Olive Crazy: All About Olives and Olive Oil
Mar 242011

Sometime after the hunter-gatherer cave man clonked his woman over the head and dragged her home to whip him up an olive-oil-free meal, olives were cultivated and used for fuel, cleansing, food preservation, eating, and much more. In fact, there were so many things that our early ancestors could do with olive oil and it grew so well in poor soil and arid conditions that law and politics got involved.

Hunter-gatherers were a perpetually hungry bunch and when people began cultivating food, communities sprang up. When communities sprang up, more people needed to be fed, so there was more cultivation. Hunter-gatherers laid down their sharpened sticks and joined these communities. The communities traded their stuff for other communities’ stuff and the communities grew. Then the communities needed folks to look after their interests and governments and bureaucracies were born.

For people who lived in community settings to survive and go about their business they needed a strong agricultural industry to support a non-nomadic population. Farmers were held in high esteem and the protection of crops and harvests was critical. It is not surprising that early political leaders chose to enact laws protecting one of the best sources of food and fuel available in the eastern Mediterranean region – the olive.

Early people did not separate their civil governments from their religious beliefs and that is why all the religious faiths that sprang from the Mediterranean region include in “God’s Law” many references on how to actually and symbolically propagate, grow, and care for olive trees. Today those same religions no longer use these laws as agricultural guidelines, but as worship and behavior guidelines.

Ancient leaders like Hammurabi, who ruled Babylon from about 1792 to 1750 BC, and Solon, the ruler of Athens, who lived from about 638 to 558 BC, are both attributed with creating laws to protect their olive crops. Those laws covered actions such as cutting down olive trees, the distance between olive trees, and olive oil trade and commerce. It is known that other leaders made laws to protect their olives and olive oil but their laws have been lost to time. It can be said that without these laws protecting that vital commodity we may not be fortunate enough to benefit from it today.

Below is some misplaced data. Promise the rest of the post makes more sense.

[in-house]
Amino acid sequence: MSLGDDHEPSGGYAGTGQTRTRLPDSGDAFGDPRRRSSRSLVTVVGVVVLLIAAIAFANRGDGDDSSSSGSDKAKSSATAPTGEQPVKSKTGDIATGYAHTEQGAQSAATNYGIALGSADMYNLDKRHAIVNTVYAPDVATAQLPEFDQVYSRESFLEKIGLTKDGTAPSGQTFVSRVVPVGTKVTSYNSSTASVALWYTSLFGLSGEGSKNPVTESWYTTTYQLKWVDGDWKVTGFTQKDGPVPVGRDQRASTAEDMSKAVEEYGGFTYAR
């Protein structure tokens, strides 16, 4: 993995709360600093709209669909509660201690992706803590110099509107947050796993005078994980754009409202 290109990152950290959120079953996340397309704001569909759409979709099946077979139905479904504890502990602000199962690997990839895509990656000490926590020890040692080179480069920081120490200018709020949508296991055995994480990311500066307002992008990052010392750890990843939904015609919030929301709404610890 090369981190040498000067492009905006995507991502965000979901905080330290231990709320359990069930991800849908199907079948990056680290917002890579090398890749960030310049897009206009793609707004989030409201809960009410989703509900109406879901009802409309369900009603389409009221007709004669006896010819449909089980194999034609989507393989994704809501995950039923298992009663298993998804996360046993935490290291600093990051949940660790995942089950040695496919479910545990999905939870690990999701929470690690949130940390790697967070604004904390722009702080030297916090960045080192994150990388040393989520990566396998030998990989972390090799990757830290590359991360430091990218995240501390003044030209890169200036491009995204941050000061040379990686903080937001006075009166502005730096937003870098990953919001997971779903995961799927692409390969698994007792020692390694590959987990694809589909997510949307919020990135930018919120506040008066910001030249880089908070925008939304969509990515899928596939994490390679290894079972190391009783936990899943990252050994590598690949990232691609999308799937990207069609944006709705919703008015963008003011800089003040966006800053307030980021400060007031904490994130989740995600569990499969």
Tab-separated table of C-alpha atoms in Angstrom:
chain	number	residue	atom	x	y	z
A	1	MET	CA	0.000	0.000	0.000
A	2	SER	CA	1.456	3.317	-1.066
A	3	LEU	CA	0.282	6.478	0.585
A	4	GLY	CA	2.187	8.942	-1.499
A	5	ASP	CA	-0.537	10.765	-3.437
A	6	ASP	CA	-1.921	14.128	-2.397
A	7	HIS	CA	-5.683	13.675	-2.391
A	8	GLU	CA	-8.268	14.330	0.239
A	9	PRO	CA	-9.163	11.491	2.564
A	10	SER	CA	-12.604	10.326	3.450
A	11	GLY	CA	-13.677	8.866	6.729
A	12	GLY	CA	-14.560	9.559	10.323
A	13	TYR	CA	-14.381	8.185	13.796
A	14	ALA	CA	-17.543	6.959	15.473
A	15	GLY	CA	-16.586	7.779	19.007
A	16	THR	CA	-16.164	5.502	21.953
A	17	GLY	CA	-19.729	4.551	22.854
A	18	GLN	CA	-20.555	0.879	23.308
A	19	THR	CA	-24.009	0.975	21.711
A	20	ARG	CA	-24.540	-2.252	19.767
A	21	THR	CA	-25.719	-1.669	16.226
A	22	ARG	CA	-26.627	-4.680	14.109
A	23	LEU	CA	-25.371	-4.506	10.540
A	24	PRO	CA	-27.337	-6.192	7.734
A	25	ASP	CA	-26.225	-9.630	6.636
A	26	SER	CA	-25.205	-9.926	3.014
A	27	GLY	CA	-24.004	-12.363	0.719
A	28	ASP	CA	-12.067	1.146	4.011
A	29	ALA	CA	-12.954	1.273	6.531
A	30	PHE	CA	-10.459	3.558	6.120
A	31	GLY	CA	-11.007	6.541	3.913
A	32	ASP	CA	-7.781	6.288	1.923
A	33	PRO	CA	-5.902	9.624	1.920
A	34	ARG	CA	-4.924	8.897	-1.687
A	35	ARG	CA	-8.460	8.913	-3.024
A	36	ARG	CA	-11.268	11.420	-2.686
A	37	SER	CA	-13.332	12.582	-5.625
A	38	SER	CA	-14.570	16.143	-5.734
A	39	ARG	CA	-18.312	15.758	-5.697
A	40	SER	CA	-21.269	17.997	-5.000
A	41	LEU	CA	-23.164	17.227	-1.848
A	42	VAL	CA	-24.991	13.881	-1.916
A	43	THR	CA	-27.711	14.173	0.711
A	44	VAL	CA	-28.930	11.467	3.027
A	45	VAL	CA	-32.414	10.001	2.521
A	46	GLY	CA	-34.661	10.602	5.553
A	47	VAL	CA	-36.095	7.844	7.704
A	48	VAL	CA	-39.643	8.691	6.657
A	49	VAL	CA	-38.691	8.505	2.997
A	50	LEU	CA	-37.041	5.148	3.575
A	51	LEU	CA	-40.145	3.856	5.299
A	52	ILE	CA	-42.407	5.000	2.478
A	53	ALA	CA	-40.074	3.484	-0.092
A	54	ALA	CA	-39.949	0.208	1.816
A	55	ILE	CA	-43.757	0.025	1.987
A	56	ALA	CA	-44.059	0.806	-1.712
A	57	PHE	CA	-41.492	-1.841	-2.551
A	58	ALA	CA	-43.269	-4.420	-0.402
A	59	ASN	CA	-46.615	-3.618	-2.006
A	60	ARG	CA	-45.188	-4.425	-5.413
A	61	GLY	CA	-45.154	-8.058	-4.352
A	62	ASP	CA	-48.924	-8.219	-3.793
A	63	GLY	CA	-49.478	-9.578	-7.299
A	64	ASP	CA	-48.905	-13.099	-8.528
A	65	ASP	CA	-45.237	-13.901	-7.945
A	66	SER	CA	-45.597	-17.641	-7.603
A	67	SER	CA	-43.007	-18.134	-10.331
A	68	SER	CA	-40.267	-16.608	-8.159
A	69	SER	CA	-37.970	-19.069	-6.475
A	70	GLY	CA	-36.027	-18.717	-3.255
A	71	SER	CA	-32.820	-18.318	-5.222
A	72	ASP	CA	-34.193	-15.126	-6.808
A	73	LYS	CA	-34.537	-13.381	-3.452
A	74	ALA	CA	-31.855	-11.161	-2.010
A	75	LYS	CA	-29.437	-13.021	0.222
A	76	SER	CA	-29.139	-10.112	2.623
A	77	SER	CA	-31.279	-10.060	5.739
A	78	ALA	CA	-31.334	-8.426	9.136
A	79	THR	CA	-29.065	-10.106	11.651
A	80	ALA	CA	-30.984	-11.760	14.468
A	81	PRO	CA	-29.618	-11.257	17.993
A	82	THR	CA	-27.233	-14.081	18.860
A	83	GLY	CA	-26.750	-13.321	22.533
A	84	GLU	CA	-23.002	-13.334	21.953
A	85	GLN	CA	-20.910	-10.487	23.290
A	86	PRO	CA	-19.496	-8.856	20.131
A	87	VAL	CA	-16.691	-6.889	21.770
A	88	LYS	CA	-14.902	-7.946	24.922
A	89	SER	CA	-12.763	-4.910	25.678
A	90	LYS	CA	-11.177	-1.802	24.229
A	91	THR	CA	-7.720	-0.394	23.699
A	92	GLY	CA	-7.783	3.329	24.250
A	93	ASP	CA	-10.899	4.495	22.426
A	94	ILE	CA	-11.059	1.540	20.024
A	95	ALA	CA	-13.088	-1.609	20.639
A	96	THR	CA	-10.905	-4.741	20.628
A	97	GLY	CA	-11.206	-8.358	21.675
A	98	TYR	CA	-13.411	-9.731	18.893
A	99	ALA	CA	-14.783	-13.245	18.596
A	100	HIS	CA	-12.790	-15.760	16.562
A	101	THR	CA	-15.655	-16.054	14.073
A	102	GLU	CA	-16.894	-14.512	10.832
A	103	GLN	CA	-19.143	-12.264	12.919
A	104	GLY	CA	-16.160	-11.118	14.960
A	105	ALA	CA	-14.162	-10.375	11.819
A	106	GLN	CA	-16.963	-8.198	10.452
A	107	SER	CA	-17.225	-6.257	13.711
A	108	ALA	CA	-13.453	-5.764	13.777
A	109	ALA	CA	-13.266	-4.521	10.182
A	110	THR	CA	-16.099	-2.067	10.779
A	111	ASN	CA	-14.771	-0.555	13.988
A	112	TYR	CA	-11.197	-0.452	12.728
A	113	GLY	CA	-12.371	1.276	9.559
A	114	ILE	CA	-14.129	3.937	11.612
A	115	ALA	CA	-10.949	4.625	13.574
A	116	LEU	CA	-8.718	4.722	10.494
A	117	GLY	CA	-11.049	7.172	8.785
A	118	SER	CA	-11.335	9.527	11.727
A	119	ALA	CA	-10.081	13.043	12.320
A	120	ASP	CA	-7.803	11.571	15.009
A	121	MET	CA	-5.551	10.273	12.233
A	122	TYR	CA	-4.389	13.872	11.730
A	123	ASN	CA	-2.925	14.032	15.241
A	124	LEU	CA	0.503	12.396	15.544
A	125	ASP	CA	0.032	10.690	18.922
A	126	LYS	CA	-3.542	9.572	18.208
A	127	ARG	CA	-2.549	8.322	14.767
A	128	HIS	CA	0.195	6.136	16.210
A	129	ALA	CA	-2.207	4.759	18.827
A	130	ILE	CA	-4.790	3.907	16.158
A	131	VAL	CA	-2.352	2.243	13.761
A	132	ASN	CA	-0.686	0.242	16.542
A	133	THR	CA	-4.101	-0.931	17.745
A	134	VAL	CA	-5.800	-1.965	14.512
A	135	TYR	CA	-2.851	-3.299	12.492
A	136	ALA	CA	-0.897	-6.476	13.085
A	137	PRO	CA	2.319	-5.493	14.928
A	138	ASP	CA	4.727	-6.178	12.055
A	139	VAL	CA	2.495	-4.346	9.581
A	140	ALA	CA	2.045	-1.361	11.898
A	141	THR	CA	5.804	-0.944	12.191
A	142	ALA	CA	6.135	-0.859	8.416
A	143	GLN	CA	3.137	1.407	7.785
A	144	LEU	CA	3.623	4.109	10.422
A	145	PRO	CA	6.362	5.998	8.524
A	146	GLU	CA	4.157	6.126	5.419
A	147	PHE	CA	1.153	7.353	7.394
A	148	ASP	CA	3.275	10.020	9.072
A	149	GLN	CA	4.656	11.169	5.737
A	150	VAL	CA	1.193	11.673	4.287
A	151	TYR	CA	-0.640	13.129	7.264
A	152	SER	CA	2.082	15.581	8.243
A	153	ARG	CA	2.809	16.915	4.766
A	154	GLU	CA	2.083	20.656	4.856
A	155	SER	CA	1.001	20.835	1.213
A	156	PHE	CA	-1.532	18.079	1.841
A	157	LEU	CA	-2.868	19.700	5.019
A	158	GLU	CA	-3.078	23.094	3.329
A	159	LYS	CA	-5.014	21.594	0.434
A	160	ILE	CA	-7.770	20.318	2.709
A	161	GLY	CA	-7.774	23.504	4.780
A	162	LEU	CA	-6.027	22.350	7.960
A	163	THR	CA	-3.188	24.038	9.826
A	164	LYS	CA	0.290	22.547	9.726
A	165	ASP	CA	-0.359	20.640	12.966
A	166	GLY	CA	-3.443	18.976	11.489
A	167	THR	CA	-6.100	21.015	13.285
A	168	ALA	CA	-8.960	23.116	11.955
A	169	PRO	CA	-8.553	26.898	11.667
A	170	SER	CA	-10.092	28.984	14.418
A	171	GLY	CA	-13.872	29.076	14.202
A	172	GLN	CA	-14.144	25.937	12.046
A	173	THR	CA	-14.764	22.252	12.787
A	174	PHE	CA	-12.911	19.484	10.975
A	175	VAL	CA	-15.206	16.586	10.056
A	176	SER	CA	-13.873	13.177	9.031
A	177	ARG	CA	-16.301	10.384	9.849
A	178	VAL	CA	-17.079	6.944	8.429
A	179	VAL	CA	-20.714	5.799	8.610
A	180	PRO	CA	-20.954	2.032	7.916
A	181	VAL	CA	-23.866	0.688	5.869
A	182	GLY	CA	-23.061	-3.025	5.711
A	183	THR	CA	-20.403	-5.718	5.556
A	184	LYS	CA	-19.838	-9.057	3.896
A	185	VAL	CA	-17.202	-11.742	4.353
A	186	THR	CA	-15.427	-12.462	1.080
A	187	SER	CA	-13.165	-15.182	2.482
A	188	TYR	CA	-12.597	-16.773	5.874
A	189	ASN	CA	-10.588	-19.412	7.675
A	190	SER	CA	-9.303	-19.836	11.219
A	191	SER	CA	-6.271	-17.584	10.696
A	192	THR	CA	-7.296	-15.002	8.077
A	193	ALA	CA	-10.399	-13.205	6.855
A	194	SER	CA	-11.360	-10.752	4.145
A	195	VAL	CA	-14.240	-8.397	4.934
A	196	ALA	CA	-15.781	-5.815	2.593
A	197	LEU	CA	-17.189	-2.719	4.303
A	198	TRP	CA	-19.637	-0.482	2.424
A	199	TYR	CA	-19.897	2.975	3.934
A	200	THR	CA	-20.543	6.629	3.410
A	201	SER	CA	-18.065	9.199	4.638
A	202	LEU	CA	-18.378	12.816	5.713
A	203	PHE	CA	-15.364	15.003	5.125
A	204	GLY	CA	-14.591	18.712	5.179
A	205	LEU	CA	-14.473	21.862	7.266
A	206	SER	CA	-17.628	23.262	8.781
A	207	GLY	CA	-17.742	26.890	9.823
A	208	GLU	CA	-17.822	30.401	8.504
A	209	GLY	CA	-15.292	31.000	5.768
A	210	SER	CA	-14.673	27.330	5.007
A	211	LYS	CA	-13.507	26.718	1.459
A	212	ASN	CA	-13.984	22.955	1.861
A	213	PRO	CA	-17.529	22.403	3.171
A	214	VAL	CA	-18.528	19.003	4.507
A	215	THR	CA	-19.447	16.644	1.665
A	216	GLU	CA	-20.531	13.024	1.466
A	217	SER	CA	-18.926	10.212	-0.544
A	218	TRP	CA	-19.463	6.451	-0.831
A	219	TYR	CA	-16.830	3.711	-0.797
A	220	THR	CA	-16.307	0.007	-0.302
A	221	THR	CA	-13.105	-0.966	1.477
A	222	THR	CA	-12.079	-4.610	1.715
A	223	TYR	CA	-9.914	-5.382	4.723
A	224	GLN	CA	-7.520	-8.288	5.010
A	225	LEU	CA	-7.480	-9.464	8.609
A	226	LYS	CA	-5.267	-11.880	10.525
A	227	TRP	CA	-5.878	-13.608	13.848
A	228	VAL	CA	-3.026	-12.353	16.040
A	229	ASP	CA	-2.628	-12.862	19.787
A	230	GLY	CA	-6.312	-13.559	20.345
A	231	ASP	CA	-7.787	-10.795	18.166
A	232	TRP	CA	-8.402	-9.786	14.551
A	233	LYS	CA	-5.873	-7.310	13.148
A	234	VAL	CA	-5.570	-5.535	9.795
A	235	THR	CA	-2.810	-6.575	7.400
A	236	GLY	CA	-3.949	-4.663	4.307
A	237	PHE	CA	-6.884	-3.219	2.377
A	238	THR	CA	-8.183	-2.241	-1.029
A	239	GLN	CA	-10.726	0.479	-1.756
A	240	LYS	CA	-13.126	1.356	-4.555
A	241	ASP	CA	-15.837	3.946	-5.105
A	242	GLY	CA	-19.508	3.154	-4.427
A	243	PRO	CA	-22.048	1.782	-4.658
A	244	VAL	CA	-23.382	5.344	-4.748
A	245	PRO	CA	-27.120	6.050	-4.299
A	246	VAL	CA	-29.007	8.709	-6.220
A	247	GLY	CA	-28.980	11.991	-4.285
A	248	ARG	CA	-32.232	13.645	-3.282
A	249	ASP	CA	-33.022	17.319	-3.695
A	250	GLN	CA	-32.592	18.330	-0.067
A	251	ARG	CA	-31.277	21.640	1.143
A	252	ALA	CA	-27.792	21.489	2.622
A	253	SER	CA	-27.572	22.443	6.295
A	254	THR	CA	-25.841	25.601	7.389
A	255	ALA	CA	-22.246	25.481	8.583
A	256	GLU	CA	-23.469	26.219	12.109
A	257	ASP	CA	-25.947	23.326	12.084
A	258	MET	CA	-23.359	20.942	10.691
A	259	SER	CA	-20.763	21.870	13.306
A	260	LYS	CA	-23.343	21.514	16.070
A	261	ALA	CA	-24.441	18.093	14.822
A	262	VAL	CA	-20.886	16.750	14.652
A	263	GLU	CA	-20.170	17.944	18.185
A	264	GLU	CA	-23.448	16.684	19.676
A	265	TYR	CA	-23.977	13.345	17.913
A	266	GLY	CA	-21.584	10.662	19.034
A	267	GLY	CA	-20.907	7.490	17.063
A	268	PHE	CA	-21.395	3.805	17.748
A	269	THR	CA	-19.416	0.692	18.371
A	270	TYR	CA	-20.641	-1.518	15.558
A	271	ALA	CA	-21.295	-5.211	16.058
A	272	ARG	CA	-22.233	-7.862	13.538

Homer, the Greek poet who lived 200 years before Solon, is frequently quoted for his reference to olive oil as “liquid gold”. Just that statement alone helps us understand how valuable olives and olive oil were to ancient man’s survival, and when something is recognized to have great value, politics and law come into the picture.

May the sun shine through your branches.


  2 Responses to “Law, Politics, and the Olive Tree”

Comments (2)
  1. So how many types of olives are there?

    Also, would olive cultivation be helpful in the more arid parts of the world in trying to help out our environment? You know sort of a re-greening of the globe project for those arid regions cursed by too much sun and not enough rain.

    Another interesting article about the olive.

    • There are just over 1000 olive varieties or cultivars in the world. That’s a lot. Not all are used in commercial olive and olive oil production.

      There is a range for olives. It isn’t specific to the equator in measurement necessarily. Olive trees do need rain, and sun, and some chill, and their need for loose and well drained soil is also important. Olive trees can’t stand “wet feet”. I am wondering if you are thinking of desert reclamation projects. Unless the olive trees get enough water and chill it won’t work.

      Thank you for your comments.

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